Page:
Son ignores family and hangs out with Neighbours…

Kenya’s greatest, most famous and popular expatriate, American President Barack Obama is on his first major African tour. Fortunately or unfortunately depending on which section and tribal affiliation you belong to in this powerful East African Country he won’t even make a stopover for some Lake Victoria Tilapia in his Fatherland.

In the African society, families are close knit and not only the nuclear family but also the extended. It might include the whole village too. It is an abomination for a close relative to come visit a neighbour and not pay his family a visit. Thus Obama, a son of the African soil snubbing Kenya is like a taboo in many African communities.

But why is Obama snubbing his fatherland? The main reason simply is that Kenya’s current president, Uhuru Kenyatta and his deputy William Ruto are facing charges for crimes against humanity at the International Criminal Court. Obama breaking bread and toasting with them might not augur well with America’s foreign policy.

Kenya is such a tribal conscious that many whose minds fall within the bigotry level believe that Obama is a staunch ally of opposition leader Raila Odinga because they come from the same tribe. Some believe that Obama is missing out on Kenya in solidarity with Odinga’s claim that the March election was rigged against him. There is word that some Kenyans especially from his Luo tribe, have already packed their bags and will be heading to Tanzania for the Obama festivities.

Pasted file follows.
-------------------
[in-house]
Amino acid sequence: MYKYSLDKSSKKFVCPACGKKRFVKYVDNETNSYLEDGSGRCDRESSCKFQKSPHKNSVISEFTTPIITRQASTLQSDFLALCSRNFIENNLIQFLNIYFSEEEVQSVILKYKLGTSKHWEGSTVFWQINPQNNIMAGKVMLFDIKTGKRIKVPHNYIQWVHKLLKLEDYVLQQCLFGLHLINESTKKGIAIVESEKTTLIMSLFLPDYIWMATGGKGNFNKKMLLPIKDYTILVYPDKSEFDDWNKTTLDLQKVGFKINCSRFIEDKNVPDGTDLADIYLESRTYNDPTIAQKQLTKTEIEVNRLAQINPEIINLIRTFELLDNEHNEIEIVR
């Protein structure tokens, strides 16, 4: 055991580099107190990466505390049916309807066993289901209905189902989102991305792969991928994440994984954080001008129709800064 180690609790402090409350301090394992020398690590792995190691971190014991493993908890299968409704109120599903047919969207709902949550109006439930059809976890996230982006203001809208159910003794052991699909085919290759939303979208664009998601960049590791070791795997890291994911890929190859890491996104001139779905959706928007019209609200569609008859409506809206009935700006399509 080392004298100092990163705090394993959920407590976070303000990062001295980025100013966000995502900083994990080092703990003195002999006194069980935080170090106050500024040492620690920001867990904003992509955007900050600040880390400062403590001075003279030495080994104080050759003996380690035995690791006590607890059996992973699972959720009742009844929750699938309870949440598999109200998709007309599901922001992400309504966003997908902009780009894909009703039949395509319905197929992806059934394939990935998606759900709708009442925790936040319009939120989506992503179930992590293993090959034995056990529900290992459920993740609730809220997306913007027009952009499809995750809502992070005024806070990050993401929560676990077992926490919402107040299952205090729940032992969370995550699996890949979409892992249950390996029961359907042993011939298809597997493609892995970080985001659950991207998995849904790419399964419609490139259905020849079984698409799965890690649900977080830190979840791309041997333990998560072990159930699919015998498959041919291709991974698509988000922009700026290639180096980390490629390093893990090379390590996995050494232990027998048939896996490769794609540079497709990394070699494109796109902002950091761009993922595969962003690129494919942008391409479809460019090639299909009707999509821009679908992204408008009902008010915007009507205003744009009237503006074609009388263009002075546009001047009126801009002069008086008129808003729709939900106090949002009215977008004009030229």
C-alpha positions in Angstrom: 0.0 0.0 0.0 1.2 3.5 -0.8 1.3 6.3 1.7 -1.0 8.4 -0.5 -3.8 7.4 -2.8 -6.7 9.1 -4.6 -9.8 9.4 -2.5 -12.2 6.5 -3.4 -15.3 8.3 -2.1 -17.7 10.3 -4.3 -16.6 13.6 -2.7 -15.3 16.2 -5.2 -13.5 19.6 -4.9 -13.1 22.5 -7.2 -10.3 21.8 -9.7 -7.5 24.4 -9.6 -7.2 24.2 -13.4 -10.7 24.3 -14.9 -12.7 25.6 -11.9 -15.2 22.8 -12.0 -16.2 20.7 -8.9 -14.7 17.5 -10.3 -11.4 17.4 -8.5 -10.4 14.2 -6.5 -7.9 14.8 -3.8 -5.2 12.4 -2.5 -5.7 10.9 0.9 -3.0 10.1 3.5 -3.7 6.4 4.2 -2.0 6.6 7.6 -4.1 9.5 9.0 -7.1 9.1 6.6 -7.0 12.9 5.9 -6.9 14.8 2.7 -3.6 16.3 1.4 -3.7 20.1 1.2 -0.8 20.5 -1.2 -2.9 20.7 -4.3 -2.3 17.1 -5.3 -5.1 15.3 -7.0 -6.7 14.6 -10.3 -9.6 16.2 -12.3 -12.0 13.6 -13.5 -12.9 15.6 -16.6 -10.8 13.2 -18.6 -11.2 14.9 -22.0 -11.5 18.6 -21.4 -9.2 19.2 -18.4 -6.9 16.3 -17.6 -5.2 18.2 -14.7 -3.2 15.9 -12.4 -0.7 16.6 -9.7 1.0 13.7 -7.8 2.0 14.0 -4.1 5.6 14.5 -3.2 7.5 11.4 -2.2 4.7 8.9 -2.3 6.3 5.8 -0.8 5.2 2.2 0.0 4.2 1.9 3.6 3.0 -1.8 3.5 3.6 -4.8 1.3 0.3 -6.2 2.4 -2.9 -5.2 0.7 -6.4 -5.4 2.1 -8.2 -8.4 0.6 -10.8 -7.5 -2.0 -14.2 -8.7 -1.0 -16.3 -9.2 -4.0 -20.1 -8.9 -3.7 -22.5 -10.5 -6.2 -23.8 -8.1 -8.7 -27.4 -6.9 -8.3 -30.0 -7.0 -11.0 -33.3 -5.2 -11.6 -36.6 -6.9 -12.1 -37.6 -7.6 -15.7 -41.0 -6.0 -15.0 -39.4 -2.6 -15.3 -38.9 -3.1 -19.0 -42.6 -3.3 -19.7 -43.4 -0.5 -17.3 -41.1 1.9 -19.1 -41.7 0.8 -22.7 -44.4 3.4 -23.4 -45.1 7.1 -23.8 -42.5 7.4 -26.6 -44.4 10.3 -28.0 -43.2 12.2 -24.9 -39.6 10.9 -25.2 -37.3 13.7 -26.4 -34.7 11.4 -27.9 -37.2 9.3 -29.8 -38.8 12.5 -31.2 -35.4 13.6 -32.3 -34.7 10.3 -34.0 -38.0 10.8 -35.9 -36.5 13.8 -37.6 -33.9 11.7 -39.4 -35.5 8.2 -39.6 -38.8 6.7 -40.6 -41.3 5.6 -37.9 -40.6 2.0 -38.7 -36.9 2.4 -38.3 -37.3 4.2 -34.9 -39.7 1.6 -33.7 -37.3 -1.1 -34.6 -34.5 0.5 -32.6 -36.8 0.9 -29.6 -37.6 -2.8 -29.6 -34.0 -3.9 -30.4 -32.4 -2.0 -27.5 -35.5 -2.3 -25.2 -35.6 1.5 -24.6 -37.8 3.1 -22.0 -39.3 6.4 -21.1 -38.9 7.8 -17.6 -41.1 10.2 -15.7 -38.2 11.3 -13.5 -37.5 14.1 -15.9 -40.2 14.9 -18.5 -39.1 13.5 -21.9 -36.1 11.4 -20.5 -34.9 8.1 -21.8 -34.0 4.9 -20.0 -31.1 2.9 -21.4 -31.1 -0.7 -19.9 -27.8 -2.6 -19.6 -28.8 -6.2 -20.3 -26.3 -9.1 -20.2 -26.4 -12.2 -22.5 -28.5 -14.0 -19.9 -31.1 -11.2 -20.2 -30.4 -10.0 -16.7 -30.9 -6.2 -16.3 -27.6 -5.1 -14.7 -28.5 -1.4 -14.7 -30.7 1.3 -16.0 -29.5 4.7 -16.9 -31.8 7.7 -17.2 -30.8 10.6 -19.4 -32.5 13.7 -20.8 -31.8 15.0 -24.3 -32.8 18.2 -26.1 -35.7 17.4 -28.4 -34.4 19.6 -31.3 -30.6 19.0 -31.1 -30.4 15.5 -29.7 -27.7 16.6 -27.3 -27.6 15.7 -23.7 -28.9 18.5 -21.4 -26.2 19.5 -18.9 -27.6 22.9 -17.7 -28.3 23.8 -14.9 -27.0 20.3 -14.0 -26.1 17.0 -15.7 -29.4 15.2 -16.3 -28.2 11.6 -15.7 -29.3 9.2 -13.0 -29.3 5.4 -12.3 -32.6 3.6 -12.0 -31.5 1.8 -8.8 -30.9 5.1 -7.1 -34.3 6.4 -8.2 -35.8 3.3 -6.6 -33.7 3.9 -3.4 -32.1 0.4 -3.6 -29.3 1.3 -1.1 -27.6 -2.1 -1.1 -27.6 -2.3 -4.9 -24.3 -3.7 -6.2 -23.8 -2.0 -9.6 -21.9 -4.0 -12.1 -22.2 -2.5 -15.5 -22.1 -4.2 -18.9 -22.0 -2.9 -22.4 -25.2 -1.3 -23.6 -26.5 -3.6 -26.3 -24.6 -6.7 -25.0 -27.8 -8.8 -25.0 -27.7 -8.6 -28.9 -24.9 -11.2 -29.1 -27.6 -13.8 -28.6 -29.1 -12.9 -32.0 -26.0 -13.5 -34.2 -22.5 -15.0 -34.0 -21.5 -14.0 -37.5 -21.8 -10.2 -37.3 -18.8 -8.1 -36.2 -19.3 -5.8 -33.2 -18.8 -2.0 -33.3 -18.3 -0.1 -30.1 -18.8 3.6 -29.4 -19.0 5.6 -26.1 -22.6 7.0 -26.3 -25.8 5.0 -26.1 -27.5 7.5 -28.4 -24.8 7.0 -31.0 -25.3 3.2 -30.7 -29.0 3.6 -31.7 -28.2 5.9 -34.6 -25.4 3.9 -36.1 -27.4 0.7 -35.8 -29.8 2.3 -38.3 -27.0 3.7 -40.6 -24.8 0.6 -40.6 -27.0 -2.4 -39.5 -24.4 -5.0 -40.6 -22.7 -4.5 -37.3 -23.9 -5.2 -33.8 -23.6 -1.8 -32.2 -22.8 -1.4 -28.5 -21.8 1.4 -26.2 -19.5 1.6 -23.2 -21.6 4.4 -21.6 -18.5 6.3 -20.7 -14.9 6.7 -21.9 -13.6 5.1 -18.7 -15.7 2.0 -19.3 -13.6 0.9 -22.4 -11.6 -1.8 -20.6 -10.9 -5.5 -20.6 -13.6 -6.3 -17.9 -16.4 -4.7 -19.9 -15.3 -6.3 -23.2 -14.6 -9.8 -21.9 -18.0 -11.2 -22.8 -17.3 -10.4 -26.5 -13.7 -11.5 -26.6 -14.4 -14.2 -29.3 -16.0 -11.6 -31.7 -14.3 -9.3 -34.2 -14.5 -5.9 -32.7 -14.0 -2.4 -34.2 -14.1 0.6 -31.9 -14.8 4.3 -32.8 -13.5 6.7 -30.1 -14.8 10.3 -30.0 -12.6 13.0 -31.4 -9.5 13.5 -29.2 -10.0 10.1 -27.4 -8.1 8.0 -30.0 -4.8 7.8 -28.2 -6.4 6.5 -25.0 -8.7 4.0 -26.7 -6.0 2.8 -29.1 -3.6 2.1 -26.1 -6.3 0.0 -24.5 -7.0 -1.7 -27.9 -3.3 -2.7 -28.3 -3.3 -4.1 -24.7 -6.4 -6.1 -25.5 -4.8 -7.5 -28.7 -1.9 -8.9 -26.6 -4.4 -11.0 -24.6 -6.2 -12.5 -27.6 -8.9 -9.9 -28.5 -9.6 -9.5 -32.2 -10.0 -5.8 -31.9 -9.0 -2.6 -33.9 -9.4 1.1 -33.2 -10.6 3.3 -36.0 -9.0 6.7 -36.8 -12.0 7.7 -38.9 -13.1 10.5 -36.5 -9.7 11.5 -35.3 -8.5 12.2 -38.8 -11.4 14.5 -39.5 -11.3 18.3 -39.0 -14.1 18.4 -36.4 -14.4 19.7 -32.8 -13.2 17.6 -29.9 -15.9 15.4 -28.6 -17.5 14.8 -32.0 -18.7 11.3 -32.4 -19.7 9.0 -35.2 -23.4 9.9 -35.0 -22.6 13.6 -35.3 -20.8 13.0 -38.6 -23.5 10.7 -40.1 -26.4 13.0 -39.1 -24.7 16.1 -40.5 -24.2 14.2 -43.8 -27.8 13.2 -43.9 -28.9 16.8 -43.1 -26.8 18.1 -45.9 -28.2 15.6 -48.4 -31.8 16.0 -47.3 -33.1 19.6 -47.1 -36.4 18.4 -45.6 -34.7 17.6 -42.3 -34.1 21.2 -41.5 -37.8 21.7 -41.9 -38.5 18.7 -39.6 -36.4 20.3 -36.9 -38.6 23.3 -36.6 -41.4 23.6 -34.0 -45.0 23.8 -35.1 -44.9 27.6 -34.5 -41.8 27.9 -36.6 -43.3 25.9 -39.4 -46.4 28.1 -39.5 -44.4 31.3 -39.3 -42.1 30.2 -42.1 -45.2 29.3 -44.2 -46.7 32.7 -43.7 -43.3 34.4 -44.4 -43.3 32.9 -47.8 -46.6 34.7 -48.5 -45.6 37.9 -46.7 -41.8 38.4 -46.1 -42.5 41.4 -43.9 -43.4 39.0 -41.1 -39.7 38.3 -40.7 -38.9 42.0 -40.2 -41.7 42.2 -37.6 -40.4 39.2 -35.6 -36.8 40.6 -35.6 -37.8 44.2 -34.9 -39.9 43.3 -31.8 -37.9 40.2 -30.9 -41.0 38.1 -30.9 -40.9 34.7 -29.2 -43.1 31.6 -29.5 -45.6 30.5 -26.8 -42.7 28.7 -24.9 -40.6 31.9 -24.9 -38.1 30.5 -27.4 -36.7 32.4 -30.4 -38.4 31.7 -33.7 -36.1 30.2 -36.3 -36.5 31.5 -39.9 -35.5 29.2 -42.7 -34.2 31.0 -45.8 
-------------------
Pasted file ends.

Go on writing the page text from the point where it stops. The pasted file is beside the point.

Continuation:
Nevertheless, compared to other immediate former American presidents i.e. Bush and Clinton, Obama fairs badly when it comes to “providing” for Africa. As a matter of fact Africans considers Clinton as a brother and Bush as a cousin.

Obama will visit Senegal, South Africa and Tanzania but the whole continent with an empty plate extended outwards, is waiting to see what Obama will drop in.

Robert Ochola
Robert Ochola, born and raised in Nairobi the Capital City of Kenya. I am an upwardly mobile Journalist with a bias towards the truth and real issues that affect the real people and a willingness and professional capacity to effectively investigate and report problems and successes on the African continent and beyond.

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